Between hype and world improvement

10
Jul

Between hype and world improvement

Anyone who has been dealing with blockchains in the business environment in recent months knows this: Smart Contracts are almost like magical problem solvers, from the automated billing of solar power and other goods deliveries, to the independent triggering of contract penalties in closely monitored areas such as the agreed maximum temperatures of a cold chain. The potential applications are versatile, and they even seem endless. But how much of it is true and how much is just hype? And above all: What is the actual technology behind it?

On the Technical Background of Smart Contracts

To understand the role of smart contracts, we must first briefly take a look into what a blockchain actually is. On the lowest content-related level, it is a list of signed statements by individual participants. These statements cannot be technically changed or deleted at a later date. In practice, machine-readable transactions are used for this, which, much like a transaction log of a database, determine the current actual state of all data throughout the entire system. Just like a database, each individual node in a blockchain network saves the current actual state in a second format, which makes querying easier.

So far so good. But why would we use a blockchain instead of a replicated database? The short answer lies in the timing of the rule check (both on a technical and business level) and in the error handling. Compared to a database, this timing is pushed forward in a block chain and is carried out early on when the transaction is being recorded, rather than later during replication. That is precisely the job of smart contracts, which run distributed in a blockchain network.

An application suited for blockchain would be the porting of telephone numbers between mobile service providers. An excerpt from this process provides us deeper insight into the underlying processes: Put in simple terms, a central database in Germany maps the assignment of telephone numbers to the respective underlying mobile network operator. What would you need to do if you wanted to manage this information and the underlying processes locally in a blockchain network instead?

Example telephone number porting: the network

For the present case application, it makes sense to establish a private block chain network as an implementation platform. Unlike in a public network, such as Ethereum, access to a private network is allowed only to selected participants. In our example, both the German Federal Network Agency and the larger mobile operators would be participants in the private blockchain network. Each participant operates a complete node in the blockchain network. Smaller providers who do not want incur this expense would use the service by connecting to one of these network participants.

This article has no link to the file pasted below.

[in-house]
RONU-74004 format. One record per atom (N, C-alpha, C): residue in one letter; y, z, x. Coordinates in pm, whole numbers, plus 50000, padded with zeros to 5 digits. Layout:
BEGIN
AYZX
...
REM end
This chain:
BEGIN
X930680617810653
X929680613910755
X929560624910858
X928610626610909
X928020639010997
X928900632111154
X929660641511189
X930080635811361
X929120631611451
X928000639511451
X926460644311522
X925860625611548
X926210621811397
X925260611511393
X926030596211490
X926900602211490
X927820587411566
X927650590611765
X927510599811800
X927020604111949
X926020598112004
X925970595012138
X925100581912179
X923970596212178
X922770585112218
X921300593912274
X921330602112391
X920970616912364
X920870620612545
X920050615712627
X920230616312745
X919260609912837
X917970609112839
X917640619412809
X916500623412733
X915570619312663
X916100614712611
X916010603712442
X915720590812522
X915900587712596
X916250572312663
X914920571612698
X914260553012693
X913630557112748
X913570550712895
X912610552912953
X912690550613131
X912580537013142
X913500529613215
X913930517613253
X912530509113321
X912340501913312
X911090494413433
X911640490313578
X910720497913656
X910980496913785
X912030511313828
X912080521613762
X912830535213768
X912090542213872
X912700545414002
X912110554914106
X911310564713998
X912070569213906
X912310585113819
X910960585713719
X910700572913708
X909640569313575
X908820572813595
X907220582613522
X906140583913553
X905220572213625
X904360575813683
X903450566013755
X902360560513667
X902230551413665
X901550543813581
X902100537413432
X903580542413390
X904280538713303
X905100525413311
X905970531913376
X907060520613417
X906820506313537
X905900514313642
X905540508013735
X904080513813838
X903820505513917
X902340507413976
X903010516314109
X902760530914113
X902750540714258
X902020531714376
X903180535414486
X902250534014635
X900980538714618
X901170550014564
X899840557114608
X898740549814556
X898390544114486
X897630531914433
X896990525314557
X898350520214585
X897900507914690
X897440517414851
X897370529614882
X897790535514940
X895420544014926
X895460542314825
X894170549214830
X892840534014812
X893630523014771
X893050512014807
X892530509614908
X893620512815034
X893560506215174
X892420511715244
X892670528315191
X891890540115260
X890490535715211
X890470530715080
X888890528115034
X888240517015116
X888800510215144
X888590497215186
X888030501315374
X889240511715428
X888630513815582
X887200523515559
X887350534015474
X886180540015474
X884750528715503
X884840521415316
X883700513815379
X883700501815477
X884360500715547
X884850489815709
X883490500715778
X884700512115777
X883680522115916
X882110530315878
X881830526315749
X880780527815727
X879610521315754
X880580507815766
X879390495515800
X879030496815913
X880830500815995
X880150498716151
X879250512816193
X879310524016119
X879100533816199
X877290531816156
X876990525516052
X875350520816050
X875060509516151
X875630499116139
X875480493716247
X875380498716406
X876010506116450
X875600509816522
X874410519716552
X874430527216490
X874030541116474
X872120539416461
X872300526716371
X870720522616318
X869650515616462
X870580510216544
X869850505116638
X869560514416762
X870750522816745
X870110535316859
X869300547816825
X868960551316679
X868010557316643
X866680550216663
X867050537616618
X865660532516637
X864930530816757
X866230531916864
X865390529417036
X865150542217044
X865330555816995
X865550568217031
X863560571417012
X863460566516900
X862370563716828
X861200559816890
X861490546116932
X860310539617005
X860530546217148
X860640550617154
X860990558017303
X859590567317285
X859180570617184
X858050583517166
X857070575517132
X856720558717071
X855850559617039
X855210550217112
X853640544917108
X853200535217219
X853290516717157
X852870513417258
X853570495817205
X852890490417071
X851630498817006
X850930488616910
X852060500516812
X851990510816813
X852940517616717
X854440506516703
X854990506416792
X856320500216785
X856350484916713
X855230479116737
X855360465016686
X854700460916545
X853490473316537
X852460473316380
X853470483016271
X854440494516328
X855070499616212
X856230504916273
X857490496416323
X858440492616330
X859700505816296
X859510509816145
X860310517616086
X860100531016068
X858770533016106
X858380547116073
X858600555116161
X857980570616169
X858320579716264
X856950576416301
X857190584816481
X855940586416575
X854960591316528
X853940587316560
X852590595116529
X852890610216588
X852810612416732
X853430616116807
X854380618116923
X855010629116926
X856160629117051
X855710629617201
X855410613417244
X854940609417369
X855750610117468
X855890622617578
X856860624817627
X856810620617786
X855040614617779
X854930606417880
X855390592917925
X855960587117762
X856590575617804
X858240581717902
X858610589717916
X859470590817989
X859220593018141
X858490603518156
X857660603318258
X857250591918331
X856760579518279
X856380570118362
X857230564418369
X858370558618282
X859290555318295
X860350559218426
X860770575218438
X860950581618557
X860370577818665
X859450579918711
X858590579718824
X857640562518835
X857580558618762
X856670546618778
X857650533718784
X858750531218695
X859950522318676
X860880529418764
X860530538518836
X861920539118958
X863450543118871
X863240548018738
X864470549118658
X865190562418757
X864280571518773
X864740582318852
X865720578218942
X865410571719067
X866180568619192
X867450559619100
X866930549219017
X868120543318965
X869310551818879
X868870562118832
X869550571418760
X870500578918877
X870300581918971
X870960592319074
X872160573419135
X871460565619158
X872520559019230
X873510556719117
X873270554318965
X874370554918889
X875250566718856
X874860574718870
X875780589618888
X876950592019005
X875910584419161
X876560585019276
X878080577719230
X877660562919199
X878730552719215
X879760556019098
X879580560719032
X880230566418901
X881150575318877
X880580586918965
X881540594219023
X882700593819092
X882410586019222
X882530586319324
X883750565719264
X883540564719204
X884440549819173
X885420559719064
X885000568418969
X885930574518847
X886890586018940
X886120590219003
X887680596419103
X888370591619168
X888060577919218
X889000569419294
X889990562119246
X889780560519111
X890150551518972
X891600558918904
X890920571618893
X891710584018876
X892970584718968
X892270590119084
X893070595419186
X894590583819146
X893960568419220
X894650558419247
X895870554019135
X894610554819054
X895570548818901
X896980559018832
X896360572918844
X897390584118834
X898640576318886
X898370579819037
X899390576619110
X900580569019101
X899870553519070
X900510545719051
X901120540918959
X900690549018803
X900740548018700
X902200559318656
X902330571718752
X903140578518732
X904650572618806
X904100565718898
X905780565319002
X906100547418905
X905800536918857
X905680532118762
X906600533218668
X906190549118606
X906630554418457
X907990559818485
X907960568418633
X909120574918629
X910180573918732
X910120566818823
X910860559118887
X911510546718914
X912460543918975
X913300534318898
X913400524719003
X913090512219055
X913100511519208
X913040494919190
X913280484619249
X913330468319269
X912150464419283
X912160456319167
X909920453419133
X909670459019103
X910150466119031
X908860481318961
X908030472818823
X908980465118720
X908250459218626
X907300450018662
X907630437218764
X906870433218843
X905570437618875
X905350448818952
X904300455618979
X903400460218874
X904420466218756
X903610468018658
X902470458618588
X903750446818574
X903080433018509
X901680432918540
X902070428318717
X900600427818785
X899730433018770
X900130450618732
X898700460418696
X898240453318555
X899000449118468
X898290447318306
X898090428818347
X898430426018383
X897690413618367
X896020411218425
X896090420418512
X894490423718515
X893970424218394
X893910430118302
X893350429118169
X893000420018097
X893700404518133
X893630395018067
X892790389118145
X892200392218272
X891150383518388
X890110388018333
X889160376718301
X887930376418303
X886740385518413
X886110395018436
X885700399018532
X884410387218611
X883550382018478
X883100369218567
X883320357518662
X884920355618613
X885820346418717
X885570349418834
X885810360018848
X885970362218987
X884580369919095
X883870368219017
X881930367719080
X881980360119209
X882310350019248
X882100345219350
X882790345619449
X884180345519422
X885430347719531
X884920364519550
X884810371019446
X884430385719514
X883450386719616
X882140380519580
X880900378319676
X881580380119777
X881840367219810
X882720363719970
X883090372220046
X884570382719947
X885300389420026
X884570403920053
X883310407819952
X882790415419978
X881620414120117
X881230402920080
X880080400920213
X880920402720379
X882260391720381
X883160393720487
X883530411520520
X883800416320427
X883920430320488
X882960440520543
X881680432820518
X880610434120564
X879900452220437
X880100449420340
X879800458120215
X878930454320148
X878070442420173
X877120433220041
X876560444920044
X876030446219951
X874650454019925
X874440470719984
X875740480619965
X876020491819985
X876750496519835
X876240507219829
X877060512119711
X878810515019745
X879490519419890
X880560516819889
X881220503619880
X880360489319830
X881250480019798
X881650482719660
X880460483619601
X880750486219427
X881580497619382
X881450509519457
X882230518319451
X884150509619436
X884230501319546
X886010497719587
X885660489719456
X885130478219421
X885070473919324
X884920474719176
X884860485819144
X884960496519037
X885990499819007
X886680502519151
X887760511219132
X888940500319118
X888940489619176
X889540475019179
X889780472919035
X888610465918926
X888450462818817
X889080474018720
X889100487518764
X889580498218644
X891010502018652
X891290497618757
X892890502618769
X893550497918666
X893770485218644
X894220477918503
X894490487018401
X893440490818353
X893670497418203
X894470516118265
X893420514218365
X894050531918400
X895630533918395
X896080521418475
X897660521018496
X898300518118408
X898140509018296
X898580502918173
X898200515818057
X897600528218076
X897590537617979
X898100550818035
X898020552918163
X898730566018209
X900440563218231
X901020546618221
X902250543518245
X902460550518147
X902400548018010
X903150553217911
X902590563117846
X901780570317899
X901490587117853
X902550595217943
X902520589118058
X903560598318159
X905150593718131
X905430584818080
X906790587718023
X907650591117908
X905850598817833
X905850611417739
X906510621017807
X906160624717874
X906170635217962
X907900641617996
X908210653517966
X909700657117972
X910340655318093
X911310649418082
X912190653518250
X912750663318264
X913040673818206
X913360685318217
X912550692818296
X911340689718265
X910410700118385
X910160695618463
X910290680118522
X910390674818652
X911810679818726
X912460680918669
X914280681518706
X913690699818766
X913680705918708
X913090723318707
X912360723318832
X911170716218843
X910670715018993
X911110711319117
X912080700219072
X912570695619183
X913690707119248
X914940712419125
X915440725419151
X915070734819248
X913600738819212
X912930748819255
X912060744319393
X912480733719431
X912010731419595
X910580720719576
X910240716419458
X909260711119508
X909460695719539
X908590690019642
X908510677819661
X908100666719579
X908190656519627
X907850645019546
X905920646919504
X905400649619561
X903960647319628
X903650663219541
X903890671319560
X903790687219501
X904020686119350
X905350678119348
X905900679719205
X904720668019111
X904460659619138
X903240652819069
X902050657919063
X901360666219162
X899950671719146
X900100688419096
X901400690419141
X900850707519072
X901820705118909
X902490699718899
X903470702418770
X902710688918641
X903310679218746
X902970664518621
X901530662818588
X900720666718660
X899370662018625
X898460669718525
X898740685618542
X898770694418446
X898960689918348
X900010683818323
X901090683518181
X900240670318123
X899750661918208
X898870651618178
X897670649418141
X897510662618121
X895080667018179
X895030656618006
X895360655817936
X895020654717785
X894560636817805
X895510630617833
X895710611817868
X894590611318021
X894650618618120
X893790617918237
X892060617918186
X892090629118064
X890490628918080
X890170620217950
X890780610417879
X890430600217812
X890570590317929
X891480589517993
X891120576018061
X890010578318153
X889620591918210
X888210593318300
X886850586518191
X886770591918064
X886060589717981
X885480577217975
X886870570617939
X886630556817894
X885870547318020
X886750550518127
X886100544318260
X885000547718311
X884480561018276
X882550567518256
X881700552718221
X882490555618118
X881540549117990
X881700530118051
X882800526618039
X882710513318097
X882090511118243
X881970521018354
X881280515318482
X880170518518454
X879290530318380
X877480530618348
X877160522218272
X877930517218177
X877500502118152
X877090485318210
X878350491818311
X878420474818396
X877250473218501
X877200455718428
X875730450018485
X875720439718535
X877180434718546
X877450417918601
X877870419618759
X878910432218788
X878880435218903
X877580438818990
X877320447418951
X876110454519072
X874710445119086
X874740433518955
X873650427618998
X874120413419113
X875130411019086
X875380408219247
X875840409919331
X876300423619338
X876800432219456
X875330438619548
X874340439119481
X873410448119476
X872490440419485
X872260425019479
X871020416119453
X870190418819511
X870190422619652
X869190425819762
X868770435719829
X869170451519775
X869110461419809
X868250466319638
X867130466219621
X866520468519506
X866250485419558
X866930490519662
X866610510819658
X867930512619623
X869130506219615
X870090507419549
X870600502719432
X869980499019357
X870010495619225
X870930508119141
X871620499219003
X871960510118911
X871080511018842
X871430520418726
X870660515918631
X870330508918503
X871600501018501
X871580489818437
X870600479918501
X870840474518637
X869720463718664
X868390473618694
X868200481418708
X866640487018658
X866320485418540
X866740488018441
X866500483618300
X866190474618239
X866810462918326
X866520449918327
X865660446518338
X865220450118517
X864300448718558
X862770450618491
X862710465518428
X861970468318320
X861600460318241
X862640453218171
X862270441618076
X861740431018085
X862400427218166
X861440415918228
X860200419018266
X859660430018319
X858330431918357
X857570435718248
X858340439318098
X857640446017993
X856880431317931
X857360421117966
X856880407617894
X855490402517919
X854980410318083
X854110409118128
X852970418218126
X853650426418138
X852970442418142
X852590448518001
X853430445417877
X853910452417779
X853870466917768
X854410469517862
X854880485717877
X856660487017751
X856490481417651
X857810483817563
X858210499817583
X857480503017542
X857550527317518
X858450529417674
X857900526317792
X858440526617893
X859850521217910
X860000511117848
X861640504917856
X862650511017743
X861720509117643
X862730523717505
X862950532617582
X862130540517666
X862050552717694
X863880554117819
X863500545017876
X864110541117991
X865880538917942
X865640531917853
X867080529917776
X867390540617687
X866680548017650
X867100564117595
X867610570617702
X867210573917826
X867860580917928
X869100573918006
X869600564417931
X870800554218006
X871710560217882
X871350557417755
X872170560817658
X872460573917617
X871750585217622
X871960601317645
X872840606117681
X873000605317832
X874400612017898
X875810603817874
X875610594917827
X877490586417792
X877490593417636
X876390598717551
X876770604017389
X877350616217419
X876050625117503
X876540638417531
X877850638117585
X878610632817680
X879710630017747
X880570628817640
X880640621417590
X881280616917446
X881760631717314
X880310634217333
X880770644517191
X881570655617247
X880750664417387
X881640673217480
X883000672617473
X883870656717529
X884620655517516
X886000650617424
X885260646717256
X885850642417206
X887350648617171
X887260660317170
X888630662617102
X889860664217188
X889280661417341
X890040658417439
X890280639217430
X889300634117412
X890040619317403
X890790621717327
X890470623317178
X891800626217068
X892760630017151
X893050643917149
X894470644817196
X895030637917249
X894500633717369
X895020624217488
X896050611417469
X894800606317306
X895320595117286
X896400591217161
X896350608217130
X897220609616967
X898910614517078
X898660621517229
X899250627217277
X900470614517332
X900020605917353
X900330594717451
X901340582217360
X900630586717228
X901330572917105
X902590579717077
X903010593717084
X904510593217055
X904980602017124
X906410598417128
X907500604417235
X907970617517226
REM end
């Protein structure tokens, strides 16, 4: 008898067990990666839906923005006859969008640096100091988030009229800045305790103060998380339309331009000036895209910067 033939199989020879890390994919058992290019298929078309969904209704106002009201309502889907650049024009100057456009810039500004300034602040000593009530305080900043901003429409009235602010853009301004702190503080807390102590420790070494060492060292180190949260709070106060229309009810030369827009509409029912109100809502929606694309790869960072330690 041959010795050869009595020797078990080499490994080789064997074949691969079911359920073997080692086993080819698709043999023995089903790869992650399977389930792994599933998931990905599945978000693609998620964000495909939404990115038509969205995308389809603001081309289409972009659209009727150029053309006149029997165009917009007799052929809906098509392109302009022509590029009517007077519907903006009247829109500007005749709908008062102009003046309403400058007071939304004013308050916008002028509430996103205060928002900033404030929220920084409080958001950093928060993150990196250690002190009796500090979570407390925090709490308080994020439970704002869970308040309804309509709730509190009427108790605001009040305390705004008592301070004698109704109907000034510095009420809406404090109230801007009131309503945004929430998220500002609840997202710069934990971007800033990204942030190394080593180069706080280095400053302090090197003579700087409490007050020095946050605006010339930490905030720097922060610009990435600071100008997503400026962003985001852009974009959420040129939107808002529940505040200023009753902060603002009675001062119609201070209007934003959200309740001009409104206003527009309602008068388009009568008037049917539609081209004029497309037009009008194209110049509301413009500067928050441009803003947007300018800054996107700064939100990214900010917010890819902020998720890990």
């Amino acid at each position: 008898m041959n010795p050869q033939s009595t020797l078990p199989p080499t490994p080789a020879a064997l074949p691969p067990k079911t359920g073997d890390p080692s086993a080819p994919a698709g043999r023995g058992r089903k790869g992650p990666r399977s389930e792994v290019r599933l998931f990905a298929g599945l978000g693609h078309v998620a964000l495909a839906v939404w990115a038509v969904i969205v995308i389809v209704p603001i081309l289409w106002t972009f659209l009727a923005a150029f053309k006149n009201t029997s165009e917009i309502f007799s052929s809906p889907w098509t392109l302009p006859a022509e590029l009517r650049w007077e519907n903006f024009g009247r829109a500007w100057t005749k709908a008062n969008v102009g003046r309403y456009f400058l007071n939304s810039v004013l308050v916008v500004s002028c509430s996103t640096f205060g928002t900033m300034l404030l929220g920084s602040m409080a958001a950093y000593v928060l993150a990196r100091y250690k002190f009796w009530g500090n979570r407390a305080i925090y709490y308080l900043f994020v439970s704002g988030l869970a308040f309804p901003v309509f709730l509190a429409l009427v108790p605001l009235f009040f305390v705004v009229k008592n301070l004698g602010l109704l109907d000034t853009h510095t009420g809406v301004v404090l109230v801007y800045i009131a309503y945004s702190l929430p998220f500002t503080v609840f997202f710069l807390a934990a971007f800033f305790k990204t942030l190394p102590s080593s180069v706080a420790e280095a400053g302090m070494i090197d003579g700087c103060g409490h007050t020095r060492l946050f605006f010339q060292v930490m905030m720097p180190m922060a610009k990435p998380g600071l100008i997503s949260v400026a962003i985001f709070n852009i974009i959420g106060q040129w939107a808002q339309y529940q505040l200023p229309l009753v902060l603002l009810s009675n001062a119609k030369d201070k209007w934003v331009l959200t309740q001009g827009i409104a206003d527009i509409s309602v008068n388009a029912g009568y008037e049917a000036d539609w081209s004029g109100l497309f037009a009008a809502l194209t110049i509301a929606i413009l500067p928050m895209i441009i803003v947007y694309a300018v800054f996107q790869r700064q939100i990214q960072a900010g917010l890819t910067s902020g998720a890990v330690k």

The technical platform for such a private blockchain network could be built on open source tools like Hyperledger Fabric [1] or Parity [2] (an Ethereum derivative), for example. Both infrastructure variants can run in a proof-of-authority configuration. This consensus algorithm works differently than the well-known CPU-intensive proof-of-work mining algorithms that Bitcoin uses, for example. For more information about these algorithms, refer to the “Proof-of-Work, Mining, Consensus and Co.” box.

Proof-of-Work, Mining, Consensus and Co.

All blockchain platforms have a so-called consensus procedure. This technical procedure determines how a network participant recognizes whether or not a transaction (or several such transactions combined in a block) is valid. The most important criterion typically defined there is the selection of the node responsible for generating the next block. This cannot and should not always be the same node, as otherwise the node could assume sole control over the blockchain. Therefore, a rule must be defined that determines a node from a pool of participants.